In 1991, a reporter dresses up as Wonder Woman in a Filipino, fanmade Batman comedy called Alyas Batman en Robin. (See clips, not featuring Wonder Woman, here.)
In 1993, Mattel wanted to make a toy line starring Wonder Woman, so they started making storyboards for an animated tie-in called "Wonder Woman and the Star Riders." No pilot was ever made because they decided not to do the Wonder Woman toys. They did, however, manage to get a cereal box comic out to the public.
In the cartoon, the Star Riders are four girls who can control nature, and they work with a young Wonder Woman save the world. (The other girls are Dolphin, Ice, Solara, and Starlily.) They go to the Starlight Castle on winged horses and receive costumes, names, different hair, etc. from the disembodied voice, Starlight. With Wonder Woman leading the way, they have to stop Purrsia from stealing all of the Star Jewels protecting the earth. The girls have to balance fitting in as regular teenagers with battling Purrsia.
The heroines were billed as "sparkling super heroes," and in the same breath, they were described as being "designed to challenge the gender stereotypes prevalent even in today's toy marketing."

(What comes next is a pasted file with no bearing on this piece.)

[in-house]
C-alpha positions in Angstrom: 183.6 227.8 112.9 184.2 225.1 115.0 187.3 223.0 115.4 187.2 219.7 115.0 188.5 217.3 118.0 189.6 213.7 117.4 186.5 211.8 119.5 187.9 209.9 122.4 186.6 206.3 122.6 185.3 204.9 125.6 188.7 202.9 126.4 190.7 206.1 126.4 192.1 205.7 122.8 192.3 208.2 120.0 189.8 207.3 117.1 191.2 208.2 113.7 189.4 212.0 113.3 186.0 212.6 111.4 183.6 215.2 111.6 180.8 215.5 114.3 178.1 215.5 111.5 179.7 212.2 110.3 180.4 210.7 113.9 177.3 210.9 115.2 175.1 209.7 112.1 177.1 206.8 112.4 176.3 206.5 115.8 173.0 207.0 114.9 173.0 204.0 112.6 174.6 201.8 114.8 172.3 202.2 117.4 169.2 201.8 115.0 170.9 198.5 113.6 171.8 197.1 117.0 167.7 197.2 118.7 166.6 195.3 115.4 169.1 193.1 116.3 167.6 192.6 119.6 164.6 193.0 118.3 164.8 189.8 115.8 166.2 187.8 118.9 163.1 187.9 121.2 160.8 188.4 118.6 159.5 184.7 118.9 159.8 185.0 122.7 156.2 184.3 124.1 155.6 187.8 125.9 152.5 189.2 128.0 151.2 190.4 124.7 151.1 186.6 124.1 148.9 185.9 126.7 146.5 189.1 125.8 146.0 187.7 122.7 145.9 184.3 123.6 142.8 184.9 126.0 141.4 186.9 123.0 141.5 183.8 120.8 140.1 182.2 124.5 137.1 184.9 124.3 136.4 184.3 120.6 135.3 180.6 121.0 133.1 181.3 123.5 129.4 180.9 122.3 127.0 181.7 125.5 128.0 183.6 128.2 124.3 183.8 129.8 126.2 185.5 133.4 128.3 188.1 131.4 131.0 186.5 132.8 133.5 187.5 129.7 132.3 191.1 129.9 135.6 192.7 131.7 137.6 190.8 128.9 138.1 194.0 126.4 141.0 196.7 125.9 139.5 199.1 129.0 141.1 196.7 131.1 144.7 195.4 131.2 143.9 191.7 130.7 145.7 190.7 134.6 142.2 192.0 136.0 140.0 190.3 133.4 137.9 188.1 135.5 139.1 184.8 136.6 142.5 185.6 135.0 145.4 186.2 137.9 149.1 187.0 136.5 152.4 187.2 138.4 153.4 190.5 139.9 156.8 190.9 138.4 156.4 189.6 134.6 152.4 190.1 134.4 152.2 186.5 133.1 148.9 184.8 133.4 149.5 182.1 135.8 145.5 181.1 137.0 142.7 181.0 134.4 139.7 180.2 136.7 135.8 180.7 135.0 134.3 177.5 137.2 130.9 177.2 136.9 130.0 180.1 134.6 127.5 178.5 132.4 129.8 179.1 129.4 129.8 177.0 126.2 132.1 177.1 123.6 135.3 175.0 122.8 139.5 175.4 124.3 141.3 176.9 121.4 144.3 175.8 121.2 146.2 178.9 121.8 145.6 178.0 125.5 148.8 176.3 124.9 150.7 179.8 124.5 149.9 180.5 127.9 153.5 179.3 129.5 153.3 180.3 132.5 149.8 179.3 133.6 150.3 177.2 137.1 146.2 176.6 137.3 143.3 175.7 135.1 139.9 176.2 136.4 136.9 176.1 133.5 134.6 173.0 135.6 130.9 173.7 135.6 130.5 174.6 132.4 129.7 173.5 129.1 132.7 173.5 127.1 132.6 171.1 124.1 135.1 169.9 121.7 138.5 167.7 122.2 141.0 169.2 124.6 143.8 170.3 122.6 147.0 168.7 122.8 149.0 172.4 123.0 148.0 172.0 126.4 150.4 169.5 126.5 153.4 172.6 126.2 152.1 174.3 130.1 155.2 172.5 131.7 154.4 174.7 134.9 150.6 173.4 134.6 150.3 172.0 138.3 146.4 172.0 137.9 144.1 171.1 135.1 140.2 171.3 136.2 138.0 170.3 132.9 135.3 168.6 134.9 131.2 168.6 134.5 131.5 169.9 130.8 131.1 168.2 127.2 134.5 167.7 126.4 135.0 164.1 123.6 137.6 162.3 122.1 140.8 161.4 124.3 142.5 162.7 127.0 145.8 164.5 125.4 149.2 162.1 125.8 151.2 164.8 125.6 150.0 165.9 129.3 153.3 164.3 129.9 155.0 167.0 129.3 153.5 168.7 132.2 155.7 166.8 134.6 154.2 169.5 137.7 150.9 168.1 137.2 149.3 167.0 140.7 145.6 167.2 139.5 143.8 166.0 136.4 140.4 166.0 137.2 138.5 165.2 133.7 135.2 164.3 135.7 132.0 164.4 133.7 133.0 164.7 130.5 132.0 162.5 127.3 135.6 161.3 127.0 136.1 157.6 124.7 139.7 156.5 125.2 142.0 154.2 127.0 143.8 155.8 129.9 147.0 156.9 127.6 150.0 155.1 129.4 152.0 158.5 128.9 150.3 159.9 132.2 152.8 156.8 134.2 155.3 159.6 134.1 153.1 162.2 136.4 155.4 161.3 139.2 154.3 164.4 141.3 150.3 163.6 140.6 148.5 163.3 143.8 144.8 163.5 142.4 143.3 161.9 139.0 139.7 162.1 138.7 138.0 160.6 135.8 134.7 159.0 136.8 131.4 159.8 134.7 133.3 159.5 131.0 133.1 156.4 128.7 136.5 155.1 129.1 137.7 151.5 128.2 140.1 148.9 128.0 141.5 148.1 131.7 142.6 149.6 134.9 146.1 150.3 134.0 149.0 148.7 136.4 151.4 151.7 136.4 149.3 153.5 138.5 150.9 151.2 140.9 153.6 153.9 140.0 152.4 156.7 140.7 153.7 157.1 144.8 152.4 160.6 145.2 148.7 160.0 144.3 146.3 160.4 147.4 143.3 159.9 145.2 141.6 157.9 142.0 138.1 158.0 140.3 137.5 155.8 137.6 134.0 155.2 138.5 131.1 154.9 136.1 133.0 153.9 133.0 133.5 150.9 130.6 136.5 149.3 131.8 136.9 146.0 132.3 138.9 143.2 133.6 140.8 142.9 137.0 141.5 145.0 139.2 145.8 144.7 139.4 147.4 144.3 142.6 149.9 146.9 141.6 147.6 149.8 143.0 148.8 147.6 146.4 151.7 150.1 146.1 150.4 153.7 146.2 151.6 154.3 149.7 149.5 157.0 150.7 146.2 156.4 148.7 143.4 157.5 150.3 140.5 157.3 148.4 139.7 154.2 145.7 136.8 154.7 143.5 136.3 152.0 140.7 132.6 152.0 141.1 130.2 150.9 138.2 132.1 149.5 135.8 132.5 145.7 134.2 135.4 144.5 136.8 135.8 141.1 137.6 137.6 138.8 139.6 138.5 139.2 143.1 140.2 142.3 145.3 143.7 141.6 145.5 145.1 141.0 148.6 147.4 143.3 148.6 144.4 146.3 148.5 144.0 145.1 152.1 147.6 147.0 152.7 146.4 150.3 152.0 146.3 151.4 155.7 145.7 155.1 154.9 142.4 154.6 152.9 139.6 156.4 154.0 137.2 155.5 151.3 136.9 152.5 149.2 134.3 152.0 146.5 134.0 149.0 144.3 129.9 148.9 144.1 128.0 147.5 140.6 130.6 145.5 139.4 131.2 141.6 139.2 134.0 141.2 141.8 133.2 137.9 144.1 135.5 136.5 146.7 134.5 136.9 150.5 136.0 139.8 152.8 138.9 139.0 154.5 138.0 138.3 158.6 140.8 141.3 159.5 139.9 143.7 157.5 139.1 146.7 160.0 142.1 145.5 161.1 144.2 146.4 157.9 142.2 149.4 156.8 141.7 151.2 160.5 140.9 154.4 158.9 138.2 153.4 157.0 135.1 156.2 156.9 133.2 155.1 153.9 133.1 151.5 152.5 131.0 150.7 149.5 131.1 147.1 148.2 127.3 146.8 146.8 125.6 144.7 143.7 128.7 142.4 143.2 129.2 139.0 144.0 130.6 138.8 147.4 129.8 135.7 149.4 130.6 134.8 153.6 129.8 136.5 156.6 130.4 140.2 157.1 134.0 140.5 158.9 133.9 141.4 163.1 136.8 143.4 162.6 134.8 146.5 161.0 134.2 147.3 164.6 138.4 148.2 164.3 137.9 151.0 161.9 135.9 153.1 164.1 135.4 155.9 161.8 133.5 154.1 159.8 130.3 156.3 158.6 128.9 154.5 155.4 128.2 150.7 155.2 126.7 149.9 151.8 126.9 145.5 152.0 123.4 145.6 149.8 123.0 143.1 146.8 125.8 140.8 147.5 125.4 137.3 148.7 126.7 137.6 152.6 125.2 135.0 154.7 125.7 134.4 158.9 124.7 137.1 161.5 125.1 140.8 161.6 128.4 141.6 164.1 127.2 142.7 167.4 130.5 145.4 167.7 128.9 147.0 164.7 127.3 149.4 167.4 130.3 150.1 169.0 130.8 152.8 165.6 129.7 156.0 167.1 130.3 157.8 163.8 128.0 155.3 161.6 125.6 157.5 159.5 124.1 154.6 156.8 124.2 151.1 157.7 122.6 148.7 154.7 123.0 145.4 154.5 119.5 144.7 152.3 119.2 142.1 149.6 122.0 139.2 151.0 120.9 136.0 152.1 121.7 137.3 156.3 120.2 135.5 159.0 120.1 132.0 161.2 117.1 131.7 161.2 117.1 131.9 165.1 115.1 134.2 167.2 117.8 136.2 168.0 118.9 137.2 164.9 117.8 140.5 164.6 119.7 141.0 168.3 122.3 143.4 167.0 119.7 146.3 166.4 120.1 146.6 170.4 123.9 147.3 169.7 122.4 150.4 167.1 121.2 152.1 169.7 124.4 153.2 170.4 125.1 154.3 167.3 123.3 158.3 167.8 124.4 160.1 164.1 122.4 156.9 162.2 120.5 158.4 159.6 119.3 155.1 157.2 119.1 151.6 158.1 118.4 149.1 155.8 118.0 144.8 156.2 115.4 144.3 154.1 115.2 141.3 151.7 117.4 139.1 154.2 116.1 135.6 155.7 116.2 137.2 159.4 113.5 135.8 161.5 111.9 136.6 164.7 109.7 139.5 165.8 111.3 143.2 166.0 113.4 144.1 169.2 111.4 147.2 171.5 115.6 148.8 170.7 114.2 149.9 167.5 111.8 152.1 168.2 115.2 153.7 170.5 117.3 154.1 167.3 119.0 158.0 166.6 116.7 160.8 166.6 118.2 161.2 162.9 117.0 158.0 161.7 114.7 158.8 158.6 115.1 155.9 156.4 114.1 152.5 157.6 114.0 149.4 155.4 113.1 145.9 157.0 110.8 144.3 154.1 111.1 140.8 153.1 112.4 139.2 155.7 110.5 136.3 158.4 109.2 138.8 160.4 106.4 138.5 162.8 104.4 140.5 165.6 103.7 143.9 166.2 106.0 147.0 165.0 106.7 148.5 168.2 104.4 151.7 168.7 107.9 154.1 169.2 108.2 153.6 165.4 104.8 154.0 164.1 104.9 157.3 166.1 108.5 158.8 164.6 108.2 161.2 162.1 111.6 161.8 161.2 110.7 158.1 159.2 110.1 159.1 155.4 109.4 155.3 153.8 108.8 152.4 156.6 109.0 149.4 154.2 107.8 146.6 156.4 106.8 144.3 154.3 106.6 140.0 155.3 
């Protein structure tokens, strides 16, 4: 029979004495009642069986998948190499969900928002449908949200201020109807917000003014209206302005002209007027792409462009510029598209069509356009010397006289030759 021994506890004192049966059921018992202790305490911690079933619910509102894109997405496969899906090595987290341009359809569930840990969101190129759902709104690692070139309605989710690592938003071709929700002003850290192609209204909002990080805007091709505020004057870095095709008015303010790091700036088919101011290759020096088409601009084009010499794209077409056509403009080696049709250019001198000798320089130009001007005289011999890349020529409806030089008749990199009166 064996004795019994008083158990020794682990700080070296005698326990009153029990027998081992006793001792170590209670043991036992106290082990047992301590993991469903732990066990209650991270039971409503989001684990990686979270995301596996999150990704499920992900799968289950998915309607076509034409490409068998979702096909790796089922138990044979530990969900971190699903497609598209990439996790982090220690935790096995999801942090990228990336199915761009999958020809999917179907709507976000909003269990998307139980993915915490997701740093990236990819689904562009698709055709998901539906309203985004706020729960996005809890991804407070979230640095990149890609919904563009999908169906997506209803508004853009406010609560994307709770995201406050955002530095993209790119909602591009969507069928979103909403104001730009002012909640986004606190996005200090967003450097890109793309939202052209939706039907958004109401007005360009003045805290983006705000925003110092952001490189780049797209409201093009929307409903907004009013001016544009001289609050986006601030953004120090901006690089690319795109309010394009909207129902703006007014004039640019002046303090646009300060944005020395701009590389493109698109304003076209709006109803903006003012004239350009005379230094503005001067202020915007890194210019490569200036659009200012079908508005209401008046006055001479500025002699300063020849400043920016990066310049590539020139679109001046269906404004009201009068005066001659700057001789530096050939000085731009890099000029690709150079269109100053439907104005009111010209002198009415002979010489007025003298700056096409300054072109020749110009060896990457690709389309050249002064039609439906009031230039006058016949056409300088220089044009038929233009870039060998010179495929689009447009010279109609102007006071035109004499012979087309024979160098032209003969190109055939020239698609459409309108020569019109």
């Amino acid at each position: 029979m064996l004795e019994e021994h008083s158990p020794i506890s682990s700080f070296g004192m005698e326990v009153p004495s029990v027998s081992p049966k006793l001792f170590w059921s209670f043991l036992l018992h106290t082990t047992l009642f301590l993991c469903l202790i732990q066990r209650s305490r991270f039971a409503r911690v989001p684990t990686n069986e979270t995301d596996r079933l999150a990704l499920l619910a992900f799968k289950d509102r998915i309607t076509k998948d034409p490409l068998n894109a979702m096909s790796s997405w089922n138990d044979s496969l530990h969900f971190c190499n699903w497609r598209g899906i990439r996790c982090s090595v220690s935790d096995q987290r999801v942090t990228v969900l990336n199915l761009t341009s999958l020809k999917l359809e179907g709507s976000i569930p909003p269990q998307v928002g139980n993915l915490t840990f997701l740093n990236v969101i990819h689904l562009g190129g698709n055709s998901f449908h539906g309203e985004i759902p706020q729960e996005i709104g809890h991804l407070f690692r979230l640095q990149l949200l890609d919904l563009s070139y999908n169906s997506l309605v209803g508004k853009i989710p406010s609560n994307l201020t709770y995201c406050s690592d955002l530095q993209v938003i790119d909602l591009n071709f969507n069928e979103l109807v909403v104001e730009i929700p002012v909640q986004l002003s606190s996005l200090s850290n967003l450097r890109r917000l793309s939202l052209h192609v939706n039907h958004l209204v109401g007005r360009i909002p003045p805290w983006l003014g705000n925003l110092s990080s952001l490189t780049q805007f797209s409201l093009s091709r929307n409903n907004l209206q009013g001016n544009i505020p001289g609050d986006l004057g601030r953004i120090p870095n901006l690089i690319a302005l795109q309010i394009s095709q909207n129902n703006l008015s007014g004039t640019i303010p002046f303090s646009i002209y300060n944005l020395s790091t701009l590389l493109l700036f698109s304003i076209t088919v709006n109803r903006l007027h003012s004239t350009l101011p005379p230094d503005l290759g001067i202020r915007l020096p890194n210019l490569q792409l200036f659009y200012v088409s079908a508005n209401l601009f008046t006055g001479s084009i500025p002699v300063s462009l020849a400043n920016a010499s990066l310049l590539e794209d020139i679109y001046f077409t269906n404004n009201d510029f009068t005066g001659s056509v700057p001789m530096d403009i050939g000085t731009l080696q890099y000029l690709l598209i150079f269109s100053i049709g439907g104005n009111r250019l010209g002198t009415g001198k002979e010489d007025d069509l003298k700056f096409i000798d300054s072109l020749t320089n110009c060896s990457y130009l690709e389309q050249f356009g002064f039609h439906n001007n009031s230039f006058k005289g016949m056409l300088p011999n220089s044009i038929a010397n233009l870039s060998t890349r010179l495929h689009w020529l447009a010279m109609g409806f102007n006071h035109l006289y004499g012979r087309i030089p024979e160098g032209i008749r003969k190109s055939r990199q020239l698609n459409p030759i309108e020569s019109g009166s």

In 1997, NBC tried to launch a live-action series with Deborah Joy Levine (Lois & Clark: The New Adventures of Superman). Diana would have been a Greek history professor at UCLA. A casting call was issued, but they couldn't find an actor who could live up to Lynda Carter's portrayal. In an interview at the time, Levine said her Wonder Woman would have "a hard time juggling her personal life with her work. It's like, ‘I'll save the world, come home, pop a Lean Cuisine in the oven, and watch the soap I taped this afternoon.' In many ways, she's like a real woman, a real person." Of the fighting aspect, Levine said, "I think this is not a show that's totally about her fighting bad guys, and certainly not, as it was in the comic books, where she has to fight monsters. No monsters here."
In 2001, Wonder Woman became a member of the Justice League in the first of several animated Justice League series. She also turned up in Justice League Unlimited, where she didn't want to hear people's opinions about her costume.
In 2004, fans decided that if Warner Bros. wasn't going to greenlight a live-action Wonder Woman film, they would take matters into their own hands. The fan film was called Wonder Woman: Battle for Justice. They also made a sequel in 2006, called Wonder Woman: Balance of Power.
In 2005, Joss Whedon was hired to direct a live-action Wonder Woman film, but ended up bailing off the project in a couple of years. Later, he told Entertainment Weekly:
I in no way want this to be a slam on Warner Bros., but the fact of the matter is, it was a waste of my time. We [never] wanted to make the same movie; none of us knew that." He was also having trouble writing the film after coming off of Serenity, and Warner and producer Joel Silver weren't being very helpful in clarifying what they wanted…other than something that wasn't what he'd written.